Strong faith and the Church saved Salvadoran priest from war and destruction
BY JULIA GASPAR-BATES
The Rev. Vidal Rivas hails from the city of San Sebastian, in the central zone of El Salvador. Growing up in the countryside, he spent happy early childhood years living in paradise on a “finca,” or farm. (The following interview was conducted in Spanish.)
“The earth was very fertile, and we cultivated oranges, coffee, coconut, pineapple, sugarcane, corn, rice,” explained Father Vidal. “At age 7, I began working with my father in the fields. I woke up every day at 4 a.m. to collect water. Then I went to work at 6 a.m. until noon, and then I began to study in the afternoon.”
Although neither of Father Vidal’s parents could read or write, his mother was determined that her 10 children receive an education. And she eventually arranged for her eldest son, Vidal, to go to seminary.
“I wanted to become a pilot. I loved to watch the airplanes pass overhead. One day, I was at Mass, and I felt called to speak with the priest and enter the seminary. After six months, I became a student leader. I showed a lot of discipline and character, so I advanced quickly.”
In 1977, the Salvadoran Civil War broke out, and life became very difficult for Father Vidal and his community. “The war impacted me a lot because we lived in a very violent city. Every day, three to five people were killed in their houses by the army. It was a horrible experience. A city close to me, San Lorenzo, was completely destroyed. Only the bones were left in the houses.”
The military often targeted priests, who were defending the poor. Father Vidal witnessed numerous killings and recounted three of his own harrowing escapes from death.
“I was attacked by seven people. They broke my teeth with the point of their gun. They hit my head and my shoulders, and I lost a lot of blood,” he recalled. “The year before, I was detained by an armed group who stole my car, and they asked me not to denounce them. I was defending a young man the military wanted to kill. They put a rifle to my throat and were going to kill me; however, a higher-ranking officer arrived. He was a relative and saved my life. It was extremely traumatic and scarred my life. Thanks to God I am still here.”
Father Vidal came to the U.S. for the first time in 1991 to visit relatives living in Rockville. In the following years, he had the opportunity to visit several other U.S. cities and states.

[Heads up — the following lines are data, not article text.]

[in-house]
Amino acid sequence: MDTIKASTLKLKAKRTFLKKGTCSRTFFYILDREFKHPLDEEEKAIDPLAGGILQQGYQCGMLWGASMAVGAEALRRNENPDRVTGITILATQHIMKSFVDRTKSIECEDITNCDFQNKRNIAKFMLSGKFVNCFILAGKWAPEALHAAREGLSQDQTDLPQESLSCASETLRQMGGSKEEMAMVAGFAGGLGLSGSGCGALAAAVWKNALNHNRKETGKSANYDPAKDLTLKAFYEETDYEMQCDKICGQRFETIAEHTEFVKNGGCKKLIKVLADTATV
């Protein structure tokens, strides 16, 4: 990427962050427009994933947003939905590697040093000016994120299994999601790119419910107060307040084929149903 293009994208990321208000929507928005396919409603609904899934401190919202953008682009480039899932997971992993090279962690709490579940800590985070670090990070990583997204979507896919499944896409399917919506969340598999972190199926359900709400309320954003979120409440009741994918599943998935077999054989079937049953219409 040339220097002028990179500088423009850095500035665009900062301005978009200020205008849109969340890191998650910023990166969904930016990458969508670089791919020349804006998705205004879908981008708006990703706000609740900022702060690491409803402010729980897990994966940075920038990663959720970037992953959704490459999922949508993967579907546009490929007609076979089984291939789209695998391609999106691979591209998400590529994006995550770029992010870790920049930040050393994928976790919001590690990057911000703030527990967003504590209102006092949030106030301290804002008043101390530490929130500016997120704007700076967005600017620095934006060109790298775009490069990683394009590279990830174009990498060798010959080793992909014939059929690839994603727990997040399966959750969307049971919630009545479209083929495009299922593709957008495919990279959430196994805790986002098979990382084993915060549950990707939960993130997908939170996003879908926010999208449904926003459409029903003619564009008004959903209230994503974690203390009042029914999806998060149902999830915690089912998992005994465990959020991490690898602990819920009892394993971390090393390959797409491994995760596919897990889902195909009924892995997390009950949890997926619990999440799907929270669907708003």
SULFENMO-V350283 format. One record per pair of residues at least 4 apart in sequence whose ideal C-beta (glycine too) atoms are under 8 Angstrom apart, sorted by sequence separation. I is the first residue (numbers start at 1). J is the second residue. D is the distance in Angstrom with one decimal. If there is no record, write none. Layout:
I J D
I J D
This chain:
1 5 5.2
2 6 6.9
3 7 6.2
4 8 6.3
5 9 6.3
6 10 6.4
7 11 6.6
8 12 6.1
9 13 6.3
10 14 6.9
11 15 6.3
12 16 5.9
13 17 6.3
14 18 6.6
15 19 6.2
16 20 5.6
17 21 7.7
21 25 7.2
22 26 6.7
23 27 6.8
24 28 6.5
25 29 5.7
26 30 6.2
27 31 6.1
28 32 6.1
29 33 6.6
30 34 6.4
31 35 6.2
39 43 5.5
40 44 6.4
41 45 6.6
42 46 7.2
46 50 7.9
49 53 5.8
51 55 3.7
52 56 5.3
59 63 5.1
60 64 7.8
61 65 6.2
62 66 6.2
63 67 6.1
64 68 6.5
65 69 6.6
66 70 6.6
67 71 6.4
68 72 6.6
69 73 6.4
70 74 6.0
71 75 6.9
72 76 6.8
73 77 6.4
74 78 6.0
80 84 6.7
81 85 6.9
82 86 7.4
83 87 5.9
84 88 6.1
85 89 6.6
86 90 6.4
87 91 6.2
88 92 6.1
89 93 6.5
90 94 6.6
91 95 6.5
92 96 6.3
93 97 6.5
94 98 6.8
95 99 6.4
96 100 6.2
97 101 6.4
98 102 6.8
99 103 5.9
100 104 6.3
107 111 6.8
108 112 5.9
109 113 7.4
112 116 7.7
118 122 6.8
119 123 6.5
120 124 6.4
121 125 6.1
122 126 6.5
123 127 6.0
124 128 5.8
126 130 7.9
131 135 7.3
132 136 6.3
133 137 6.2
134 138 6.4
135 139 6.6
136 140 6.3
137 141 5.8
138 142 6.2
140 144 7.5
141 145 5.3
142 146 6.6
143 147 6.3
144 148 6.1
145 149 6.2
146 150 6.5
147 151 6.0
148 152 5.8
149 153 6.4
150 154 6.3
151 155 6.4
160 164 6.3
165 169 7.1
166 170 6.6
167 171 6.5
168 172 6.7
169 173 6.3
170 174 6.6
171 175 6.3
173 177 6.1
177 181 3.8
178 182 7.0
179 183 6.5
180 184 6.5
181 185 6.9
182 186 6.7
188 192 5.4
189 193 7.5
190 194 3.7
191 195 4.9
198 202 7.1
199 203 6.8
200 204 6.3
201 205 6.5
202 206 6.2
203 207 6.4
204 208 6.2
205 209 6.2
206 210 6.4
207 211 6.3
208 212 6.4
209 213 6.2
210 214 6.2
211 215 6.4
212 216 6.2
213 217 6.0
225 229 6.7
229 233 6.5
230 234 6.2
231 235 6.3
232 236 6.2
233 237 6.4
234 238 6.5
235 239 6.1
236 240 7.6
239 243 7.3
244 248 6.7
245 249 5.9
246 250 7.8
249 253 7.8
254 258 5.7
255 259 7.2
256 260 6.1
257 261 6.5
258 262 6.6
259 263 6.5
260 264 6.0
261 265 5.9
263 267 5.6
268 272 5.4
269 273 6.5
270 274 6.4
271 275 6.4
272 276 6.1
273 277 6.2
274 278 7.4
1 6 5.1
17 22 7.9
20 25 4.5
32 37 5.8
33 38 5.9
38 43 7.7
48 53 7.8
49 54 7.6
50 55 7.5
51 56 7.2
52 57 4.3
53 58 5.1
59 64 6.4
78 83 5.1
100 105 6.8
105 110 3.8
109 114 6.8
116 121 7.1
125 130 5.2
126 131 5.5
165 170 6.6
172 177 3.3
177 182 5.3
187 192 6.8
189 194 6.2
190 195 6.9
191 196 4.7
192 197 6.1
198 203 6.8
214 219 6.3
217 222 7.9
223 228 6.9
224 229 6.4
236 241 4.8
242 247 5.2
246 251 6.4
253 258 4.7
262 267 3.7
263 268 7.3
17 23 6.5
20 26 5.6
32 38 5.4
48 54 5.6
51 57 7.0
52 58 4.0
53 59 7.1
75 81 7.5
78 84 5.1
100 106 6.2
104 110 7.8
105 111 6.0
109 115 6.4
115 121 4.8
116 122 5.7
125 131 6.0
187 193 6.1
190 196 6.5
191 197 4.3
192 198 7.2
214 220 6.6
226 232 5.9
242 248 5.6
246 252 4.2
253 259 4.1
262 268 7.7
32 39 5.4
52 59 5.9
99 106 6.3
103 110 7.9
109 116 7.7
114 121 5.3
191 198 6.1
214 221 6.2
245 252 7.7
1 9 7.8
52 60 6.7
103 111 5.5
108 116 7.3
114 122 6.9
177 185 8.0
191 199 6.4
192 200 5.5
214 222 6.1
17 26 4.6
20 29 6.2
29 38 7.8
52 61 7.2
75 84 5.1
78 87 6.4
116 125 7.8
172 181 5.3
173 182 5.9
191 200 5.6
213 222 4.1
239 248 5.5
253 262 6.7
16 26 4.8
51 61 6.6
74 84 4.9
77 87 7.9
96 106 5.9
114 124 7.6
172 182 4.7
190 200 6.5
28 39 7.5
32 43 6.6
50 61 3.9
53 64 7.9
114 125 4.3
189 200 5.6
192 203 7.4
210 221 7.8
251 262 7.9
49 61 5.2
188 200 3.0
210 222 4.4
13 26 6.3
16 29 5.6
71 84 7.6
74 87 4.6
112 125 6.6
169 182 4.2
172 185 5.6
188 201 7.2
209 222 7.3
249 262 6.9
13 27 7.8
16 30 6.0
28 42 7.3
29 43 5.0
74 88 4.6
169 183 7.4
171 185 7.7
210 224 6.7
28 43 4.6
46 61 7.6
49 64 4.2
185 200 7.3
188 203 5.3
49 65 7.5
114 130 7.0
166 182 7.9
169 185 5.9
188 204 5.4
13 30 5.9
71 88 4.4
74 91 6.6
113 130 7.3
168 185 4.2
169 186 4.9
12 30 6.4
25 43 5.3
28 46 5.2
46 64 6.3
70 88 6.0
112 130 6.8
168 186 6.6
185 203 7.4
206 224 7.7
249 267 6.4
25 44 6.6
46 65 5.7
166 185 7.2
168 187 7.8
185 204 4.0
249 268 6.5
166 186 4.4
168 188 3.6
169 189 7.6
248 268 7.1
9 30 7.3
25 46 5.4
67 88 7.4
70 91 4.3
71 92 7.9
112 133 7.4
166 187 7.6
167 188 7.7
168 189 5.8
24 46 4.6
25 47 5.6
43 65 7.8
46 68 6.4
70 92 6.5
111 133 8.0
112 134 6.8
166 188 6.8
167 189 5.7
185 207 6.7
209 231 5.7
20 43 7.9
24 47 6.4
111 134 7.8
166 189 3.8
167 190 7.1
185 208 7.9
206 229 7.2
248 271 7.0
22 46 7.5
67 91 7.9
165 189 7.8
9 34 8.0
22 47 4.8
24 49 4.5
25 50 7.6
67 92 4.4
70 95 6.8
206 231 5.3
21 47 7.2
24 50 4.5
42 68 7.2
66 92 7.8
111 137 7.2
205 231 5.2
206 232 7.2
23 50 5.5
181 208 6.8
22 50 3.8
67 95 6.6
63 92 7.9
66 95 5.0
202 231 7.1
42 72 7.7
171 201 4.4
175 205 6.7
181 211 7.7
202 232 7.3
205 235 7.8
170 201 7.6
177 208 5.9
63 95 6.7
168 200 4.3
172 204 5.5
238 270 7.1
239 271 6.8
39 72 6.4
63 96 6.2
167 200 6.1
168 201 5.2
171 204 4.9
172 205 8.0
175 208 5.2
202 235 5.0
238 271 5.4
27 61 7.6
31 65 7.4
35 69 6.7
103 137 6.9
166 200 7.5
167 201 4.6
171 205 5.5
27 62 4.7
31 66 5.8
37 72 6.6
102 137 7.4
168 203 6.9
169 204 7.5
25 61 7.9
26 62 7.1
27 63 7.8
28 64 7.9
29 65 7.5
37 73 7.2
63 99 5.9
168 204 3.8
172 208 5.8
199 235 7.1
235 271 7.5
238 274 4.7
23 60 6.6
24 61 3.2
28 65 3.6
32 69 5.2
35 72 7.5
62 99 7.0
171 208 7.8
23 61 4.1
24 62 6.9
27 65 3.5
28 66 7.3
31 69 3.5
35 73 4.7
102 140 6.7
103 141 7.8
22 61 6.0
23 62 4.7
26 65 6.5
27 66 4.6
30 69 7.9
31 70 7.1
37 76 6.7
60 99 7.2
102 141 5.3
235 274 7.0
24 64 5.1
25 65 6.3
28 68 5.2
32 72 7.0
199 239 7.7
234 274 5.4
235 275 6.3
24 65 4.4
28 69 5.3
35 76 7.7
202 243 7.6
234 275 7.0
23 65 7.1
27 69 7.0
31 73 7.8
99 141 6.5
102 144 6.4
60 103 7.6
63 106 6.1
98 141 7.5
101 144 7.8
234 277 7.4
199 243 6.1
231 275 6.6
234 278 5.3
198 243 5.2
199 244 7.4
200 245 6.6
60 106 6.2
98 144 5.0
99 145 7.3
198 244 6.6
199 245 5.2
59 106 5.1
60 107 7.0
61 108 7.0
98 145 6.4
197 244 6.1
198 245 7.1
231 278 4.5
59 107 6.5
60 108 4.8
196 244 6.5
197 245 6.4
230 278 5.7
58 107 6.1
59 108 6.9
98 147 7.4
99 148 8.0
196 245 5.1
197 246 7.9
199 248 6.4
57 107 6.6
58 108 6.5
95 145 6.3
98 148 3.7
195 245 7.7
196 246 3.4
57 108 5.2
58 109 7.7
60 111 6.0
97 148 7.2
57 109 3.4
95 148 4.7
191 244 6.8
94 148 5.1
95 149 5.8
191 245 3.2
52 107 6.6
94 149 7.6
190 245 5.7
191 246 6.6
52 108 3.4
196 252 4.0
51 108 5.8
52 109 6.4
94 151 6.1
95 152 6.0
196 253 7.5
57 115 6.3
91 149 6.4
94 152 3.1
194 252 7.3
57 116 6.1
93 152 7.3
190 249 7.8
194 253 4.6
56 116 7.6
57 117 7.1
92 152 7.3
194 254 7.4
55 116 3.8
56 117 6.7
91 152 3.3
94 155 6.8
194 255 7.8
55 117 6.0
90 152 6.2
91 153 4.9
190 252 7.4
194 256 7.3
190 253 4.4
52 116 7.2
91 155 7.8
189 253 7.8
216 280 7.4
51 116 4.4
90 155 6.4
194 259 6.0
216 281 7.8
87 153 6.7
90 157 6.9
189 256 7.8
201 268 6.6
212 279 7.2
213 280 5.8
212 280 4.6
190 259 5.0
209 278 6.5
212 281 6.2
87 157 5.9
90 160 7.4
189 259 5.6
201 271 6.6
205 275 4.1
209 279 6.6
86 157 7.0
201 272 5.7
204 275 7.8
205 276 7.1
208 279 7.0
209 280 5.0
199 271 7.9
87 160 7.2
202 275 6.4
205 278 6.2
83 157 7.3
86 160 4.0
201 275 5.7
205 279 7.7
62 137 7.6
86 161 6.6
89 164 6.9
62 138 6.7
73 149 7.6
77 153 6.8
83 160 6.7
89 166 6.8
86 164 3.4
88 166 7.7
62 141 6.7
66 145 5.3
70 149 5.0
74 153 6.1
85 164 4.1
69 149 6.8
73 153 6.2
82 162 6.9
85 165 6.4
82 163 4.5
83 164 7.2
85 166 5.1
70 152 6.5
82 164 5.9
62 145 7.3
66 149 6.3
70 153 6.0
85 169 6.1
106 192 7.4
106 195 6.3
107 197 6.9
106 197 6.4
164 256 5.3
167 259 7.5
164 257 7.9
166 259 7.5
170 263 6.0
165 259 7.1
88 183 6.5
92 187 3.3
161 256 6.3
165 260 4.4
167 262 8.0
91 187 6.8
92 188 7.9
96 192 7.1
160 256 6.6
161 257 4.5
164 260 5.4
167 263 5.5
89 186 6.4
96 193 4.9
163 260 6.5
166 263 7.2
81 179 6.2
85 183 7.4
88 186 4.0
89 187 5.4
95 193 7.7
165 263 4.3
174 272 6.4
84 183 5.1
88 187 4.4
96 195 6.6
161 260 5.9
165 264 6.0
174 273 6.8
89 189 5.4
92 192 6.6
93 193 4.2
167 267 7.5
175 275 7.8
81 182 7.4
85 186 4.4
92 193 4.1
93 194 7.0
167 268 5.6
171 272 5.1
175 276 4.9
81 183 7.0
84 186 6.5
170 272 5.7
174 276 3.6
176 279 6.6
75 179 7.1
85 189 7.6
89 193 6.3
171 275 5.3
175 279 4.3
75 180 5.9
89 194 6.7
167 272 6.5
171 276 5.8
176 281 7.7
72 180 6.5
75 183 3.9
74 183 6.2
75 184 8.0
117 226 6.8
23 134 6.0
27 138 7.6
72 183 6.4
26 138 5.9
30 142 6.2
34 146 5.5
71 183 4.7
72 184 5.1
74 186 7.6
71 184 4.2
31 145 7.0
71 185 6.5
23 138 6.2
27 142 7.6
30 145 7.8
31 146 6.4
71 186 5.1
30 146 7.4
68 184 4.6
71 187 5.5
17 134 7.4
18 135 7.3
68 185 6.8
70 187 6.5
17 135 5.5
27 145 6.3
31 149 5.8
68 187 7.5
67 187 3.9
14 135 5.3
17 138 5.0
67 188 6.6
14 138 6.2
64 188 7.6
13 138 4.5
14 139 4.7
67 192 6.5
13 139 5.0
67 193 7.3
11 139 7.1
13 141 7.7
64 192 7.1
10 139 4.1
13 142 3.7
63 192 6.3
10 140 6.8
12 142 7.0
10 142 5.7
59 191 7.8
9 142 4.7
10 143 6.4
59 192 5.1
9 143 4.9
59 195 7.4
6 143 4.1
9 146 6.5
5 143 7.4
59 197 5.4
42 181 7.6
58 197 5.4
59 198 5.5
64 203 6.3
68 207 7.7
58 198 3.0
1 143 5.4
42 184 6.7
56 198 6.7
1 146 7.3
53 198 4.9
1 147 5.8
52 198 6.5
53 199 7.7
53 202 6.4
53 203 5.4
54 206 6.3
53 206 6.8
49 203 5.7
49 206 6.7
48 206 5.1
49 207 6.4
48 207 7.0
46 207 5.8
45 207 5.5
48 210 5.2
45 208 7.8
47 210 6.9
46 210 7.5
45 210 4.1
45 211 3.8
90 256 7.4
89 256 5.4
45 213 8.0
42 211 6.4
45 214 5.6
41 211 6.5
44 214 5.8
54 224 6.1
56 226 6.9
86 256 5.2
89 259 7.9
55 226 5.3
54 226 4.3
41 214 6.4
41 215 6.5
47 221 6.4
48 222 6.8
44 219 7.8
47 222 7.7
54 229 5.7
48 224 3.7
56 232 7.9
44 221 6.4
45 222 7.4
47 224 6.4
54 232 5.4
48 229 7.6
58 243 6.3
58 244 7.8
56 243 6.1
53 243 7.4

Following a third attack, Father Vidal realized he had to permanently leave El Salvador. In 1998, he received work documents from the Archbishop of Washington and was assigned to a small church in Northwest D.C., Saint Gabriel Catholic Church, where he celebrated one Mass a week.
Father Vidal said that, unfortunately, a local cardinal found him to be too much of a revolutionary; he was removed from his post in 2001. “It was terrible because the cardinal and Archdiocese of Washington were insensitive, deaf and blind to people who were crying.”
The Washington Post ran a story about the controversy. For two months, people protested nightly outside the Archdiocese of Washington, which was planning to send Father Vidal back to El Salvador. “This impacted me a lot. But I didn’t leave the area. I preferred to stay to help the poor people with the unions, at Casa de Maryland to organize them.”
Eventually Father Vidal left the Roman Catholic Church because, he said, it was too conservative, and he was received into the Episcopal Church. In 2008, his Spanish congregation became tenants of St. Matthew’s Parish in Hyattsville. “We started with 35 members, but today we have more than 500 members,” he said. “We have a lot of solidarity. We are always helping immigrants and fighting for the poor.” Today the church is often referred to by its Spanish name, San Mateo.
Father Vidal indicated that he experienced culture shock upon first encountering Americans’ regard for private property. On two occasions, he was chased away by property owners — once by someone with a pistol when Father Vidal had stopped to sit on a door stoop in downtown D.C. “Here people are more preoccupied with appearances and buy lots of things. They want to consume a lot. I was used to a simple and poor life without a lot of complications. It’s another culture.”
Yet, Father Vidal appreciates “the order, the punctuality and the cleanliness of North American people.” He added, “Also, the discipline in school and the rules. The children learn this when they’re very young.”
Father Vidal explained that he likes Hyattsville a lot, especially because of its sanctuary city status. “I like the conviviality and sharing in the community. [And] that there is not racial discrimination based on language, religion or culture.”
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